In the recent case of Bross Trucking, Inc., the Tax Court provided further guidance to taxpayers about a technique we have long known to be beneficial to shareholders of C corporations.
When a C corporation sells all of its assets, the shareholder is actually taxed twice: First, the corporation that she owns pays a tax on any gain in asset value. Second, the shareholder pays individual income tax on the remaining sales proceeds that the corporation later distributes to her. We have successfully argued that a sizeable amount of those proceeds should only be taxed once, at the capital gains rate. Our argument has been that one important asset – goodwill – belongs solely to the shareholder, and not the corporation, because the shareholder worked hard to establish customer relationships, win contracts and a build an income stream for the business. For this reason, only the shareholder owns, and only she can sell, the goodwill. So when the goodwill is sold, only she is taxed at the capital gains rate. The corporation pays no tax on the personal goodwill asset. The shareholder is therefore only taxed once.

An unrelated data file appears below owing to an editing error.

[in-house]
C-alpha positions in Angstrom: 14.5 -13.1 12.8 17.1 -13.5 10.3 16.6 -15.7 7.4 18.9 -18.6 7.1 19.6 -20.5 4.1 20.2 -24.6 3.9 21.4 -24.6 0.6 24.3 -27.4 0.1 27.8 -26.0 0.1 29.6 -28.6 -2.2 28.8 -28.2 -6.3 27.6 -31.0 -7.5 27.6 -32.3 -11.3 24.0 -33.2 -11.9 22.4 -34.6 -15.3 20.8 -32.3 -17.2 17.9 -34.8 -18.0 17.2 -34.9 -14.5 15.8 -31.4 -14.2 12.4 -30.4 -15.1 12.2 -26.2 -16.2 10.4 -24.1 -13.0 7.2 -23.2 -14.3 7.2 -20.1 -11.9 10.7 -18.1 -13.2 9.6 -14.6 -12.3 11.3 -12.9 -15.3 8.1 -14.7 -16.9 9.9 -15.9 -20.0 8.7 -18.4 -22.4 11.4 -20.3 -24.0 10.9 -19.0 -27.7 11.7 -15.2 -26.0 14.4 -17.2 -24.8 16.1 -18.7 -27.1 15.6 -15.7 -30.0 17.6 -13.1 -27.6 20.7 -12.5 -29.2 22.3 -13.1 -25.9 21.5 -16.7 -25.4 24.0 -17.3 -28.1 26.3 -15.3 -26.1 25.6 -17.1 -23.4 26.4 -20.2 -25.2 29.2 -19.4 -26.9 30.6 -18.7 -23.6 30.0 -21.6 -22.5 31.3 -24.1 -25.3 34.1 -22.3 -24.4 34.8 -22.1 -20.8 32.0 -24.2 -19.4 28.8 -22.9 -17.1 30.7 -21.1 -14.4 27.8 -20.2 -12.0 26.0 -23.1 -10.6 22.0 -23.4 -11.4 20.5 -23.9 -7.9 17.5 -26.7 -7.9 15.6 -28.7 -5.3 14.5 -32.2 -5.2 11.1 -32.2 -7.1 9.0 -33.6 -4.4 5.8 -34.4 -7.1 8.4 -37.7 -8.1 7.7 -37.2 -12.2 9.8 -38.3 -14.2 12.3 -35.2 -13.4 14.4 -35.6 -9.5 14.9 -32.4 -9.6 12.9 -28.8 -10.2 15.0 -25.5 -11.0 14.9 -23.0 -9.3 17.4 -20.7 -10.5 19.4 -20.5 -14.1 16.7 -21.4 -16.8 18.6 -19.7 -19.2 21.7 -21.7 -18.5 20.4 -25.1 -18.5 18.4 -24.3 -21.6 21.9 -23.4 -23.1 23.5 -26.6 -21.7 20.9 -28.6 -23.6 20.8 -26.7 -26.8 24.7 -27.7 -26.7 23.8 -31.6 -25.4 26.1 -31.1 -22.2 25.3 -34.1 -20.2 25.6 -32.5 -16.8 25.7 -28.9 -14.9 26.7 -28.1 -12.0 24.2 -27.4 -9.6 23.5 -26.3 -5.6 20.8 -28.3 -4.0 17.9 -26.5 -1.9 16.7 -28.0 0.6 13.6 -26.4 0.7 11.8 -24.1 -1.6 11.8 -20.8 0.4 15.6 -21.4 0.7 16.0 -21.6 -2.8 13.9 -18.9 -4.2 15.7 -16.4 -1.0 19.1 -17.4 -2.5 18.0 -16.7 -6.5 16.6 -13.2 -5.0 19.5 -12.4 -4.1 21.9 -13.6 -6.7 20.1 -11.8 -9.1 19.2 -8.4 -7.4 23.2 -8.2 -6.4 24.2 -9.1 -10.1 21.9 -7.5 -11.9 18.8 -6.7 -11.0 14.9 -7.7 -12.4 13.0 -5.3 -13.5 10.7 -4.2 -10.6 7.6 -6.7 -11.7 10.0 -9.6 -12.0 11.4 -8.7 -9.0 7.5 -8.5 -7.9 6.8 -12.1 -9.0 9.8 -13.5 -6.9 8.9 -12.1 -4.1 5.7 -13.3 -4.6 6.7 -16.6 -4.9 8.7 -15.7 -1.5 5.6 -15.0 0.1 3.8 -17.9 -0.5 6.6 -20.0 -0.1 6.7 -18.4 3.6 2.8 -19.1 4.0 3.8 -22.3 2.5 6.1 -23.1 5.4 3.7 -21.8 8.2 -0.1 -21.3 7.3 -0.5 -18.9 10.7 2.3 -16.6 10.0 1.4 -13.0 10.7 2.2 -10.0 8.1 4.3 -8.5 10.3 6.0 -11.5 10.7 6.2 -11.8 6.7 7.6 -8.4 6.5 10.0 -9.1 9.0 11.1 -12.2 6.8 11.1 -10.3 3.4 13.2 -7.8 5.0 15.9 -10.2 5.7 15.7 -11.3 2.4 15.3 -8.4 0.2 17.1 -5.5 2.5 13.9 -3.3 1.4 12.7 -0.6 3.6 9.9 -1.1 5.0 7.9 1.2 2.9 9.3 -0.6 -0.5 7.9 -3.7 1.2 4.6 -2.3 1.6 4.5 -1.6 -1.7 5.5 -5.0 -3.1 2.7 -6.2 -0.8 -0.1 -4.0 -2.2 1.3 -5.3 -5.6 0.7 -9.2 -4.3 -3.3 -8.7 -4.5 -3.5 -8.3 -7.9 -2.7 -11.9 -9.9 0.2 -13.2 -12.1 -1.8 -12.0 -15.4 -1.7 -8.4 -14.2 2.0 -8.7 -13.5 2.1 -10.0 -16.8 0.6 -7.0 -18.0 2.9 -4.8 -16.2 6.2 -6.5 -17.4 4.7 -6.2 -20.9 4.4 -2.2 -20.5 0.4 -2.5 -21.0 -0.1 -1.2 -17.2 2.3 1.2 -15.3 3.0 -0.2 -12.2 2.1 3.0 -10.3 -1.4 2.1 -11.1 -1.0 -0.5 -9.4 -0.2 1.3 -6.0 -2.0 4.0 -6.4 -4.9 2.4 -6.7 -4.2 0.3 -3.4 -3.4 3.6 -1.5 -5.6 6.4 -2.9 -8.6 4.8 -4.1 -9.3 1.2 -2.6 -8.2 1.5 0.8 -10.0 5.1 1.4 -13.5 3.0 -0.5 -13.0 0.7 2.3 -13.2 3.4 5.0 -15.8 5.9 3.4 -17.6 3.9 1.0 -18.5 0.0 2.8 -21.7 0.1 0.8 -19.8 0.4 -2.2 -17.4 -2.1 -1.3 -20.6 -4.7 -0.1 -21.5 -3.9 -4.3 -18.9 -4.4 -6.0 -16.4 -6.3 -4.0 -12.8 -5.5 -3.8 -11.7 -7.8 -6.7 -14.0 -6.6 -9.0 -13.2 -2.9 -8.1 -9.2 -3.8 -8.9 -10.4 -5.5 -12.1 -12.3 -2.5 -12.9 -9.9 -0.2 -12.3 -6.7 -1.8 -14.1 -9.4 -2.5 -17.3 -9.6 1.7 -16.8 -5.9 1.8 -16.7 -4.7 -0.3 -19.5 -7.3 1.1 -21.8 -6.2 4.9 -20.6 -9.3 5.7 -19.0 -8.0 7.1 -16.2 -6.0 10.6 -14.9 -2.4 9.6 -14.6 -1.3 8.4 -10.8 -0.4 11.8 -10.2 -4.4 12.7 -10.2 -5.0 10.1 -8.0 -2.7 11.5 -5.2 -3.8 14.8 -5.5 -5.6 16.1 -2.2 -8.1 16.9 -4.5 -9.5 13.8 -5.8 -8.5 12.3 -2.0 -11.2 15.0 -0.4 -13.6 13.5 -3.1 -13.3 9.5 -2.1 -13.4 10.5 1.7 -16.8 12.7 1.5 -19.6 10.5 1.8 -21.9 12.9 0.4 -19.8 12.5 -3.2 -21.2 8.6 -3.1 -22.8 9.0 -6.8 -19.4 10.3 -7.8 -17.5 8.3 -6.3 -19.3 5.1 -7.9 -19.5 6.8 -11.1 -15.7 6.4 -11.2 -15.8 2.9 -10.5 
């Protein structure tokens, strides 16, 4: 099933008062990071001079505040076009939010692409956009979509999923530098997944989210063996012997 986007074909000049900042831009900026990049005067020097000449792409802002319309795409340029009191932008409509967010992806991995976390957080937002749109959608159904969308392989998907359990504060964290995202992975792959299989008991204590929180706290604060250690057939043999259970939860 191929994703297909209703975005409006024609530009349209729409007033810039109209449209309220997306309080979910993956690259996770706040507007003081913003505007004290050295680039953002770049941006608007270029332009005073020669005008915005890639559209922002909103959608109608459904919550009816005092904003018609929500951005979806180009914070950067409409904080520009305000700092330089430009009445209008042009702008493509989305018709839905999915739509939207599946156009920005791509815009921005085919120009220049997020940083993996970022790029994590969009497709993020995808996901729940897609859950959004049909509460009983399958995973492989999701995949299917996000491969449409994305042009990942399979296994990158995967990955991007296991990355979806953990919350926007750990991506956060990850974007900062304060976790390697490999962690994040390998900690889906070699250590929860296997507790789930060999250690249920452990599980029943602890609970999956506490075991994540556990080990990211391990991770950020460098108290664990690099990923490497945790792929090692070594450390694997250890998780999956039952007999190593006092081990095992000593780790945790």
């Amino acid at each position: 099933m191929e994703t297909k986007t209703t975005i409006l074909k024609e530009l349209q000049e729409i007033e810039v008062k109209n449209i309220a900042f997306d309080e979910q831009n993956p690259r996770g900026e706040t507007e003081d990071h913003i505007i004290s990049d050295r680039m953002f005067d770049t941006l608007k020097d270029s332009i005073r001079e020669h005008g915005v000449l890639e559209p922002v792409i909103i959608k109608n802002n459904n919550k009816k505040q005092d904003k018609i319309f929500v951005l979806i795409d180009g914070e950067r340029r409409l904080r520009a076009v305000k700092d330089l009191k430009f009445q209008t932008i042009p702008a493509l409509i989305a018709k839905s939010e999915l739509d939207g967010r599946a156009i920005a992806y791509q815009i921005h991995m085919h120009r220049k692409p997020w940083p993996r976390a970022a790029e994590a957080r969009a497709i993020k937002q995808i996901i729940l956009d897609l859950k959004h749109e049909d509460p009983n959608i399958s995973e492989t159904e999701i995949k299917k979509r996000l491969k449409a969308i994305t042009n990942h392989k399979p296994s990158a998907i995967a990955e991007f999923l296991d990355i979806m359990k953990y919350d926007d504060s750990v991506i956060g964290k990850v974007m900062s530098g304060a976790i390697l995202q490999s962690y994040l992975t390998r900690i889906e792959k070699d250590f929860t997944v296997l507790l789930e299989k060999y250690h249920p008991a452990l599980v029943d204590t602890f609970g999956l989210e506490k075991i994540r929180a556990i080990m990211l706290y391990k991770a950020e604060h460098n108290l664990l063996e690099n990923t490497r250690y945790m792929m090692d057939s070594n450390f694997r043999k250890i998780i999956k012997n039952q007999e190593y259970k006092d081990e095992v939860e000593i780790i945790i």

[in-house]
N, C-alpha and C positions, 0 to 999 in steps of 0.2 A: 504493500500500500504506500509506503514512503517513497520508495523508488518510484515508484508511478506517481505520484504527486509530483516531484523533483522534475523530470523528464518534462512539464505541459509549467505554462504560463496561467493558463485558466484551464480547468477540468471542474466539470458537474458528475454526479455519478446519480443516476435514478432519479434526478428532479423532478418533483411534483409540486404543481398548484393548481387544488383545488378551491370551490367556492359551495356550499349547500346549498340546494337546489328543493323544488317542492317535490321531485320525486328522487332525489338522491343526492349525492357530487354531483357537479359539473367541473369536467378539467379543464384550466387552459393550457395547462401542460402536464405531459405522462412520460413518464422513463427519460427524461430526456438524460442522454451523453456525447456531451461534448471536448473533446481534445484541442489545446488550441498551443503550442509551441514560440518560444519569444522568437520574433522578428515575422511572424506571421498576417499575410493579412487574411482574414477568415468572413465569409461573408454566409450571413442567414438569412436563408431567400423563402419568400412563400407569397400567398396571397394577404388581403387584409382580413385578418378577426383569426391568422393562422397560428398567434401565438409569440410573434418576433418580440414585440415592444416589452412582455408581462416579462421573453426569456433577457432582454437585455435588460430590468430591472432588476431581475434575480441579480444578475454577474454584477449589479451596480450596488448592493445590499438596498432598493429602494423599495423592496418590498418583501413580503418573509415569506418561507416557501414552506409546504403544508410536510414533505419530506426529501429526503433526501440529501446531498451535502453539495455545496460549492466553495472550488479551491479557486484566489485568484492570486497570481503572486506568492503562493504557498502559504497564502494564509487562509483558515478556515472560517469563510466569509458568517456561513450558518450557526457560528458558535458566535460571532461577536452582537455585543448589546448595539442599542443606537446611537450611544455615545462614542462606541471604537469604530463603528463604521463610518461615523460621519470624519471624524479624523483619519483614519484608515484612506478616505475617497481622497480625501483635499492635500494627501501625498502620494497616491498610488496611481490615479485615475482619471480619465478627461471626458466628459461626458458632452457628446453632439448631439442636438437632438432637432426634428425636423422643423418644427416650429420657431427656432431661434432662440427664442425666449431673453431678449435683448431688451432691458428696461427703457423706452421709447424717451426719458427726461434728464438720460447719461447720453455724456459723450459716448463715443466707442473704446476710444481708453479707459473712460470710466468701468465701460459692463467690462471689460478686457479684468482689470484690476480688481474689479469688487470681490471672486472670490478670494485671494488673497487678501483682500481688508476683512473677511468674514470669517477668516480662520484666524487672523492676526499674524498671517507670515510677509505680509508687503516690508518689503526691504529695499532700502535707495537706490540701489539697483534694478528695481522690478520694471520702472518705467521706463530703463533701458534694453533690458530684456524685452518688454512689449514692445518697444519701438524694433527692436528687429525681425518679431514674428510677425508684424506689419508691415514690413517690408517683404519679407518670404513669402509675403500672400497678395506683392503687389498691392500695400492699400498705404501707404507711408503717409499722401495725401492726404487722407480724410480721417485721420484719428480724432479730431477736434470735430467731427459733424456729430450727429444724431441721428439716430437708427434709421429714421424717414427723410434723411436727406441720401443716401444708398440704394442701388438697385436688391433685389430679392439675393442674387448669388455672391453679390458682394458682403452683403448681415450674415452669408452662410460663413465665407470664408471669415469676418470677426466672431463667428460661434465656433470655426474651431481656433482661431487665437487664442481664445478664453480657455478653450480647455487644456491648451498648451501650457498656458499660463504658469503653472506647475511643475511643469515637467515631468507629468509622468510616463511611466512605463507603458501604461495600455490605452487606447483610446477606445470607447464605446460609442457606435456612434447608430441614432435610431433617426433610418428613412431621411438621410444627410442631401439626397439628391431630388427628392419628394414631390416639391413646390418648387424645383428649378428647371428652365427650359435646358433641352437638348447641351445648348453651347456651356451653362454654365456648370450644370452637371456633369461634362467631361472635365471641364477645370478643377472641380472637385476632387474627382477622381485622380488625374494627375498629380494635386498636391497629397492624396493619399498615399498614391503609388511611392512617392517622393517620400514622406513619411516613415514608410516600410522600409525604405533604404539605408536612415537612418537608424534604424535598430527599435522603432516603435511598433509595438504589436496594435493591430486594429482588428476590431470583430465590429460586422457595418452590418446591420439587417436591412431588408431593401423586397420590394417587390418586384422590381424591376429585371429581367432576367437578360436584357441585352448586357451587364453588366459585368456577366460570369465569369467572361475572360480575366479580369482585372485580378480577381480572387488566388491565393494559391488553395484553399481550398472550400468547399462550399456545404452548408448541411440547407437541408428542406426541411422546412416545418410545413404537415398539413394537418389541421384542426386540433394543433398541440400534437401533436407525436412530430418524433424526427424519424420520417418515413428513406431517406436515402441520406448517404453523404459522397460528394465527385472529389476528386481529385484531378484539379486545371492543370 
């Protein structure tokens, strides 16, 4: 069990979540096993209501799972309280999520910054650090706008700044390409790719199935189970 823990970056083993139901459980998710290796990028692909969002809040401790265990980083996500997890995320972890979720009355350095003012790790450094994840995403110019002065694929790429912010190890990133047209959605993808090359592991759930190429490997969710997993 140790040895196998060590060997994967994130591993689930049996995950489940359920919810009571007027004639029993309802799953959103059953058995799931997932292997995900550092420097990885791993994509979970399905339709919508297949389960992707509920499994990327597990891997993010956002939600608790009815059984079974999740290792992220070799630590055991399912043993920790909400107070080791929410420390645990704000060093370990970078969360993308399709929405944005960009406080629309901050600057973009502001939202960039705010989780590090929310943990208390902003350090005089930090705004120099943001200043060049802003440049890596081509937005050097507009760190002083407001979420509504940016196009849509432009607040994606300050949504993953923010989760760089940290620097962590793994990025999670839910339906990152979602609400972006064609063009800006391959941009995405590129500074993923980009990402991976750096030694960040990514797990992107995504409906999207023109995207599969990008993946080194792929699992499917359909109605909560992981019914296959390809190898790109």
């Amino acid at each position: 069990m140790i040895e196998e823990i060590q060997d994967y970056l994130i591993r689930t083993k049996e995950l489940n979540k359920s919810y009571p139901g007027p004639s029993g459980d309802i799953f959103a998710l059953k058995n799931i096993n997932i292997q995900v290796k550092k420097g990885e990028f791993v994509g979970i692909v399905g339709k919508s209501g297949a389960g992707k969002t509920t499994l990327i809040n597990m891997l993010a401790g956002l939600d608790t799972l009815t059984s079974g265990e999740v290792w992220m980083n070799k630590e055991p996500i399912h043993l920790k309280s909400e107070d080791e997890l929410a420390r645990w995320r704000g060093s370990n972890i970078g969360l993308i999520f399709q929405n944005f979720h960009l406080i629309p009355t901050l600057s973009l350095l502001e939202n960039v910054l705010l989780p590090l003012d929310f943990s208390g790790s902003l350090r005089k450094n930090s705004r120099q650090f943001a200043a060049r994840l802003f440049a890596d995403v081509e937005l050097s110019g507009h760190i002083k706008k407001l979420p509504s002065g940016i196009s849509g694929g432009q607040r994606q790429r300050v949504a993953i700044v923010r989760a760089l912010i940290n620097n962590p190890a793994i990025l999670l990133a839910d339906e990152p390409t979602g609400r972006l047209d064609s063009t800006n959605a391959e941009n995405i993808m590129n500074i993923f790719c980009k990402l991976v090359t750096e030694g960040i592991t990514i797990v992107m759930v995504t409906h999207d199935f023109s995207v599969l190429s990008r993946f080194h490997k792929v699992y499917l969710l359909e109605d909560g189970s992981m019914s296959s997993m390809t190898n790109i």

The Tax Court validated this important planning technique, which we utilize based on a 1998 court decision. We are happy to see that the Tax Court agrees with our planning strategy.